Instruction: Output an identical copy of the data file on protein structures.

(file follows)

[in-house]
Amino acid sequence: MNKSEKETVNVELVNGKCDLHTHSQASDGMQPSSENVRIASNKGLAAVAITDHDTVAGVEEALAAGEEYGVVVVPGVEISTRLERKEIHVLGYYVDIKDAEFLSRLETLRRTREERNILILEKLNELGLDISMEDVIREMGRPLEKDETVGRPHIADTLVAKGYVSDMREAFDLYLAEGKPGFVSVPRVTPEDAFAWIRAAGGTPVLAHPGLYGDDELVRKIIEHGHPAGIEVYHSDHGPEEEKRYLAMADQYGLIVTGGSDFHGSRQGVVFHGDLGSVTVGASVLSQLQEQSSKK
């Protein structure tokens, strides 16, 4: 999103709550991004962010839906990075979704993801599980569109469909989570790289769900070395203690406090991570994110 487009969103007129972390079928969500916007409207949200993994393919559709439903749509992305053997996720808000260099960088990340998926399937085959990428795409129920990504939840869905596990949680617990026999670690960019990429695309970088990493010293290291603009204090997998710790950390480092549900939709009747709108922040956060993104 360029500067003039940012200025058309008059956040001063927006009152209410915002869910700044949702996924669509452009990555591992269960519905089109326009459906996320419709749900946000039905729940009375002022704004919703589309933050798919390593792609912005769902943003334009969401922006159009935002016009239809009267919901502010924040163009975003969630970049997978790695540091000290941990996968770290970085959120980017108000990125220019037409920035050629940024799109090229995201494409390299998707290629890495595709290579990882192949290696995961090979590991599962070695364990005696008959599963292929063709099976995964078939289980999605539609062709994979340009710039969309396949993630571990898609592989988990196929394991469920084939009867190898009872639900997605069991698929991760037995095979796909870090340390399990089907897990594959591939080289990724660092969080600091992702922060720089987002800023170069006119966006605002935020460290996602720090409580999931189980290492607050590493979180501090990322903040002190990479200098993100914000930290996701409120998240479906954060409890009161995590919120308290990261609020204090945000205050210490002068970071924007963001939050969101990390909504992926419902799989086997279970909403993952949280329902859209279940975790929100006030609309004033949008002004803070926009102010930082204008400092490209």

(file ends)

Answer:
[in-house]
Amino acid sequence: MNKSEKETVNVELVNGKCDLHTHSQASDGMQPSSENVRIASNKGLAAVAITDHDTVAGVEEALAAGEEYGVVVVPGVEISTRLERKEIHVLGYYVDIKDAEFLSRLETLRRTREERNILILEKLNELGLDISMEDVIREMGRPLEKDETVGRPHIADTLVAKGYVSDMREAFDLYLAEGKPGFVSVPRVTPEDAFAWIRAAGGTPVLAHPGLYGDDELVRKIIEHGHPAGIEVYHSDHGPEEEKRYLAMADQYGLIVTGGSDFHGSRQGVVFHGDLGSVTVGASVLSQLQEQSSKK
């Protein structure tokens, strides 16, 4: 999103709550991004962010839906990075979704993801599980569109469909989570790289769900070395203690406090991570994110 487009969103007129972390079928969500916007409207949200993994393919559709439903749509992305053997996720808000260099960088990340998926399937085959990428795409129920990504939840869905596990949680617990026999670690960019990429695309970088990493010293290291603009204090997998710790950390480092549900939709009747709108922040956060993104 360029500067003039940012200025058309008059956040001063927006009152209410915002869910700044949702996924669509452009990555591992269960519905089109326009459906996320419709749900946000039905729940009375002022704004919703589309933050798919390593792609912005769902943003334009969401922006159009935002016009239809009267919901502010924040163009975003969630970049997978790695540091000290941990996968770290970085959120980017108000990125220019037409920035050629940024799109090229995201494409390299998707290629890495595709290579990882192949290696995961090979590991599962070695364990005696008959599963292929063709099976995964078939289980999605539609062709994979340009710039969309396949993630571990898609592989988990196929394991469920084939009867190898009872639900997605069991698929991760037995095979796909870090340390399990089907897990594959591939080289990724660092969080600091992702922060720089987002800023170069006119966006605002935020460290996602720090409580999931189980290492607050590493979180501090990322903040002190990479200098993100914000930290996701409120998240479906954060409890009161995590919120308290990261609020204090945000205050210490002068970071924007963001939050969101990390909504992926419902799989086997279970909403993952949280329902859209279940975790929100006030609309004033949008002004803070926009102010930082204008400092490209």